Hip Labral Repair

Arthroscopy is a minimally invasive surgery technique. A few small incisions are made around the joint to allow a camera and various instruments to pass through. These instruments are used to visualize anatomic structures and insert anchors in the bone with sutures that are used to secure the labrum back to the bone. The bone at the site of the labral reattachment is abraded to release stem cells from the bone, which promote healing.

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A hip arthroscopy is a minimally invasive procedure that includes creating 2-3 small incisions (roughly 0.5 inch each) around the hip joint. These small portals allow a camera to enter the joint for visualization of anatomic structures as well as tools to repair any injured structures. The capsule that surrounds the hip joint is cut between the two portals to allow the instruments to move around the joint without causing cartilage damage. The areas of extra bone are debrided to eliminate the bony impingement. A diamond-tipped bur is used to create some bleeding bone at the site of the labral tear. The labrum is repaired by passing a nonabsorbable suture around the labrum and loading it into an anchor that is inserted into the rim of the acetabulum (socket). This securs and stabilizes the labrum against the rim of the bone, promoting an environment for the labrum to heal back to the bone. The capsule is closed back together with nonabsorbable sutures. The incisions are closed and sterile dressings applied.

  • This surgery is most often performed under general anesthesia with a spinal block, but can be performed with a spinal and sedation. Local anesthetic is also injected to help with pain control after surgery.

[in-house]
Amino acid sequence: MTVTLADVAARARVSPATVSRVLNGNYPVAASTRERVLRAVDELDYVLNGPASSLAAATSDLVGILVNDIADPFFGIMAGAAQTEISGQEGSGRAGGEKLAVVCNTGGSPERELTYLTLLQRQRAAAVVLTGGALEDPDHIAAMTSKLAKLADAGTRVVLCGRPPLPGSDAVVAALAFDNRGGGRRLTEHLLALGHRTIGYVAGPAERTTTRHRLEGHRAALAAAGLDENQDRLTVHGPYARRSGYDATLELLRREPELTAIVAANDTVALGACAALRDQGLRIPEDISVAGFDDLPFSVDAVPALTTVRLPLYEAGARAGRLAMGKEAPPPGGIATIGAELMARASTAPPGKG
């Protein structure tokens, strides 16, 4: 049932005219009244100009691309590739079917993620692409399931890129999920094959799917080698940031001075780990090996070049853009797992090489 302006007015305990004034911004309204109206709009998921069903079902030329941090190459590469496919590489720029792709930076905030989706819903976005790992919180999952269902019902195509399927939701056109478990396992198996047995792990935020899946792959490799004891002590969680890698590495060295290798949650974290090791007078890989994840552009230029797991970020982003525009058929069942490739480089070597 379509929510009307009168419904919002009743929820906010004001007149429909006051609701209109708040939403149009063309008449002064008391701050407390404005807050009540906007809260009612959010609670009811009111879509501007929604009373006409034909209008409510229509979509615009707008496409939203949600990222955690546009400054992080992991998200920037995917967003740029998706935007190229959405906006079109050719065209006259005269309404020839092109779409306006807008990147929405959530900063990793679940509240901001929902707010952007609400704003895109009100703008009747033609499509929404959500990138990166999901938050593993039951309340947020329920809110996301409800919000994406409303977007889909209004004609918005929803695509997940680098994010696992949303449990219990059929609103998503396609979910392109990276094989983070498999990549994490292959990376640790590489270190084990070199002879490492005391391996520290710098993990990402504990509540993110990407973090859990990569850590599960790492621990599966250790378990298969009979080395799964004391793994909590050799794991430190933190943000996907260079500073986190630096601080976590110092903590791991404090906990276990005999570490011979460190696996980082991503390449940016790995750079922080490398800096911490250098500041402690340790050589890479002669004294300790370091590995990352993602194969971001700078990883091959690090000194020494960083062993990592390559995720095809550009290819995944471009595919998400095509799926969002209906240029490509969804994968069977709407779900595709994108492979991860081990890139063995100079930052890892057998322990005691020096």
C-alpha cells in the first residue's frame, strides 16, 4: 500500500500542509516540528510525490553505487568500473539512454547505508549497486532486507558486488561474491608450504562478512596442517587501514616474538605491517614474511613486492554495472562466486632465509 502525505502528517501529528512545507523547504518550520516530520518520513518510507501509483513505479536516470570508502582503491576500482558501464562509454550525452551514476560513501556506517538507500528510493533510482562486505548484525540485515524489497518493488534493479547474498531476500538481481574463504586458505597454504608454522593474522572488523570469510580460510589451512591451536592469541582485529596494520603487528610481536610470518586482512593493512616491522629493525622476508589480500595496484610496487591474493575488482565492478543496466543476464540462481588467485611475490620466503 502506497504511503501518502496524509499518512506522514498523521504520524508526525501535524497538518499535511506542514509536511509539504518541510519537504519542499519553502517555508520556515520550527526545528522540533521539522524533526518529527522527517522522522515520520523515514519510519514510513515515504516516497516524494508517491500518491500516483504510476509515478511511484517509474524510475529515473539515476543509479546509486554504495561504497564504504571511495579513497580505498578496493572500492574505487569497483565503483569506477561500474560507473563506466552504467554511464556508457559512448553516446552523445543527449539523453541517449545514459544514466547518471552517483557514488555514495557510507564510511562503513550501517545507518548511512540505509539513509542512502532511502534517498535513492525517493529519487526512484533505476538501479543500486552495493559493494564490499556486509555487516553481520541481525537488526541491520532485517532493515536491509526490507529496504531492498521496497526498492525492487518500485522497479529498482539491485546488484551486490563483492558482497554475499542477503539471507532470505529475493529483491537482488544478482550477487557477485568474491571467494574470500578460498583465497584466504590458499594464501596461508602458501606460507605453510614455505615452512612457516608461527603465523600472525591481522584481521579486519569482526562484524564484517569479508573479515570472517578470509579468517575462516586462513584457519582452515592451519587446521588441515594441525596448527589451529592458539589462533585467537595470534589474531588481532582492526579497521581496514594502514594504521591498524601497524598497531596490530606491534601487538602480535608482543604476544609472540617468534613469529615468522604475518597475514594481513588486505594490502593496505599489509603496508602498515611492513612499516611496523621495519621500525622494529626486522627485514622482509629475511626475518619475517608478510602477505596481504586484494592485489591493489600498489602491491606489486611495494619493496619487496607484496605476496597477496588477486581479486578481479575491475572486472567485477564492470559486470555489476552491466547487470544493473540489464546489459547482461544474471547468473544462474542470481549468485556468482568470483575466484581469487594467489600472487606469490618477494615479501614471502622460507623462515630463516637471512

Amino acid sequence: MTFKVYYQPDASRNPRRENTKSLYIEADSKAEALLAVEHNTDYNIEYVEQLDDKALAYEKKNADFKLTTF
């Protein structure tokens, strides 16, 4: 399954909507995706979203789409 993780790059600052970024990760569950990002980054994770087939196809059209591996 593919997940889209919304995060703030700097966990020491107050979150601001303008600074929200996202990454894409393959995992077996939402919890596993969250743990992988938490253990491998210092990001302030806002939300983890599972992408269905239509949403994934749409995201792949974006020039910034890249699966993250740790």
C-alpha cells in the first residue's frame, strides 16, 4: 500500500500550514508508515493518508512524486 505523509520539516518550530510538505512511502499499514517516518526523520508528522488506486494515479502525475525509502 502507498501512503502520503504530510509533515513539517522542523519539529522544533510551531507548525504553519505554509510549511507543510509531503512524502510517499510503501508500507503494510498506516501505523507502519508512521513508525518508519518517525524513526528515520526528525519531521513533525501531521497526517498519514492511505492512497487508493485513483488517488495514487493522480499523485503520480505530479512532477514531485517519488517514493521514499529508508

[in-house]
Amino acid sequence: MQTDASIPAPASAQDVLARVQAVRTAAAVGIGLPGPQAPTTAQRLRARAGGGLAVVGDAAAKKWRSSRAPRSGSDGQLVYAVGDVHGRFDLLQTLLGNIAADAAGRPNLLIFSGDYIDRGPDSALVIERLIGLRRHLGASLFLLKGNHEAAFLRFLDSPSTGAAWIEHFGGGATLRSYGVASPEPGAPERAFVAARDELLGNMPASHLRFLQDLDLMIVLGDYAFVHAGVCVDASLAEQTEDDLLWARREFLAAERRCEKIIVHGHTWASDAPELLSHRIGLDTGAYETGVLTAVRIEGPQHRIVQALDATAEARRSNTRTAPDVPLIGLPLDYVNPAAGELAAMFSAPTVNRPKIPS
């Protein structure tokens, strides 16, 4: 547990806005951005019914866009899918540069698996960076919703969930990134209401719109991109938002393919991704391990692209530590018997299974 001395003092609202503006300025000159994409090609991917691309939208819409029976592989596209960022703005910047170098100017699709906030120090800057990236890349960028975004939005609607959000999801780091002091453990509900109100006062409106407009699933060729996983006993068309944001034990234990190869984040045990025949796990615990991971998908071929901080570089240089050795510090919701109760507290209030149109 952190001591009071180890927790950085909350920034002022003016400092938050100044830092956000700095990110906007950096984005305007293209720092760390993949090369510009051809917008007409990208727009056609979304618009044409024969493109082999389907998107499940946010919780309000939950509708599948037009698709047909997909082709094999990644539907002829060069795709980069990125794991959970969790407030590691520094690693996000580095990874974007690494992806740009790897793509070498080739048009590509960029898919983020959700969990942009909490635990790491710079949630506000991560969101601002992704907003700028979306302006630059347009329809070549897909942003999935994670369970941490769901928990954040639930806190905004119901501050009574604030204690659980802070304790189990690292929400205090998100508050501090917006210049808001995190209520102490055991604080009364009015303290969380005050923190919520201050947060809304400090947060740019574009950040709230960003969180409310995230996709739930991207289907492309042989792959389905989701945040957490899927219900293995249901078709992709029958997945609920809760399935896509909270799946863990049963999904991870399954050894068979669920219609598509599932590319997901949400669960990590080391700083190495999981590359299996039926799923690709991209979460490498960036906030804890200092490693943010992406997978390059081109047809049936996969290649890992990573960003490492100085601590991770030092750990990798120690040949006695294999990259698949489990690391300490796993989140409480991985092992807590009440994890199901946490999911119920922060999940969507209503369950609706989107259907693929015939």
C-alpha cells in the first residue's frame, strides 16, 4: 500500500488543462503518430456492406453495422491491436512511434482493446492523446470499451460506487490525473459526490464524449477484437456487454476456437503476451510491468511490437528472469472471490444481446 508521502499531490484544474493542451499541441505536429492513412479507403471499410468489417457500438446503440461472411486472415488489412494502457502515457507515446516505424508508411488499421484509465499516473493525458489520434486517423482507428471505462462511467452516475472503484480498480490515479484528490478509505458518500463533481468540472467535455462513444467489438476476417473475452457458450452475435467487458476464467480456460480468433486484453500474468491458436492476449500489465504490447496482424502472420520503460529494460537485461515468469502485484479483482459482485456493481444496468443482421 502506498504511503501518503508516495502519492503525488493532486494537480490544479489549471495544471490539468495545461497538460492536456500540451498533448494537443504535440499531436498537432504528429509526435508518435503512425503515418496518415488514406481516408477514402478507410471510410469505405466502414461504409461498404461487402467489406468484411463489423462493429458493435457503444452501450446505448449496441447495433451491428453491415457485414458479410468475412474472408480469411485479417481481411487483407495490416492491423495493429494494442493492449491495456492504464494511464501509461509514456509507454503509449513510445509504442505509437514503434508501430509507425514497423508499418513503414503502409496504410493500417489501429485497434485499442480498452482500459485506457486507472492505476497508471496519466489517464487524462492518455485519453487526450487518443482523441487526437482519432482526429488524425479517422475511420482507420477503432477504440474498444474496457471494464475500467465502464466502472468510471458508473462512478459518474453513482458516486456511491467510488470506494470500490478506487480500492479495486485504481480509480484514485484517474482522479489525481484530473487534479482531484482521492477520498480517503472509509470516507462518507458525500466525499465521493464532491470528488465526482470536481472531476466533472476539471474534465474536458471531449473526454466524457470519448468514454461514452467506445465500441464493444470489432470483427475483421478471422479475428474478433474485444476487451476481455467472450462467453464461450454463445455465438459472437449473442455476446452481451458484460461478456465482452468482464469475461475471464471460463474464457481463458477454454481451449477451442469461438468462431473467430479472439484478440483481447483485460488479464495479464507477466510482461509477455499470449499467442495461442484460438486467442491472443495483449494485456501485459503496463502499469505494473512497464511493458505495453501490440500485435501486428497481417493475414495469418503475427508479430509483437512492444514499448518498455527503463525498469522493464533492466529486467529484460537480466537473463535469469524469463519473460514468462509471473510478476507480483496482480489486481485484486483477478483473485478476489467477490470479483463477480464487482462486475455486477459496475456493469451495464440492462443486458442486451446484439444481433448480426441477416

• This surgery can be done outpatient or inpatient, depending on the patient’s comfort level and assistance at home.
  • Surgery typically lasts 2-2.5 hours.
  • Patients will be provided crutches at a preop appointment before surgery and will need to bring these to surgery
  • The incisions will be closed with a layer of absorbable suture and a layer of non-absorbable suture with dressings that can usually be removed 2-3 days after surgery. 

Frequently Asked


Can I bear weight after surgery?

You should avoid placing weight on your operative leg by using crutches or a walker to maintain your restrictions for 2 weeks after surgery. At that time, you will most likely be allowed to start placing full weight on the operative leg, but should still use crutches or a walker for another 2 weeks.

Can I drive after surgery?

You should not drive for 6 weeks if the operative leg was your right leg. If the operative leg was your left leg, we recommend not driving for at least a few days after surgery and as long as you are no longer taking any narcotics.

How can I manage my pain?

A prescription for a narcotic will be given to you at your preoperative appointment. Dr. Faulkner or his PA, Cara, will review instructions for this medication and what other over the counter medications can be taken to control pain. Risks and side effects will also be discussed.

When do I start physical therapy?

You will typically start physical therapy 2 weeks after surgery.

How long do I have to wear my TED hose?

TED hose are worn to prevent blood clots in the legs. These should be worn for several hours a day for two weeks after surgery.

Do I need to take any medication to prevent risk of blood clots?

You should take a daily Aspirin for two weeks after surgery to prevent the risk of blood clots. If you have a personal history of blood clots or other risk factors, Dr. Faulkner or his PA, Cara, may prescribe a stronger blood thinner.

Can I shower?

You may shower 48 hours after surgery. The dressings placed over the incision may be removed. You may get the incisions wet at that point, but should not soak them in water until the wounds have completely healed.

I am told I need surgery. What next?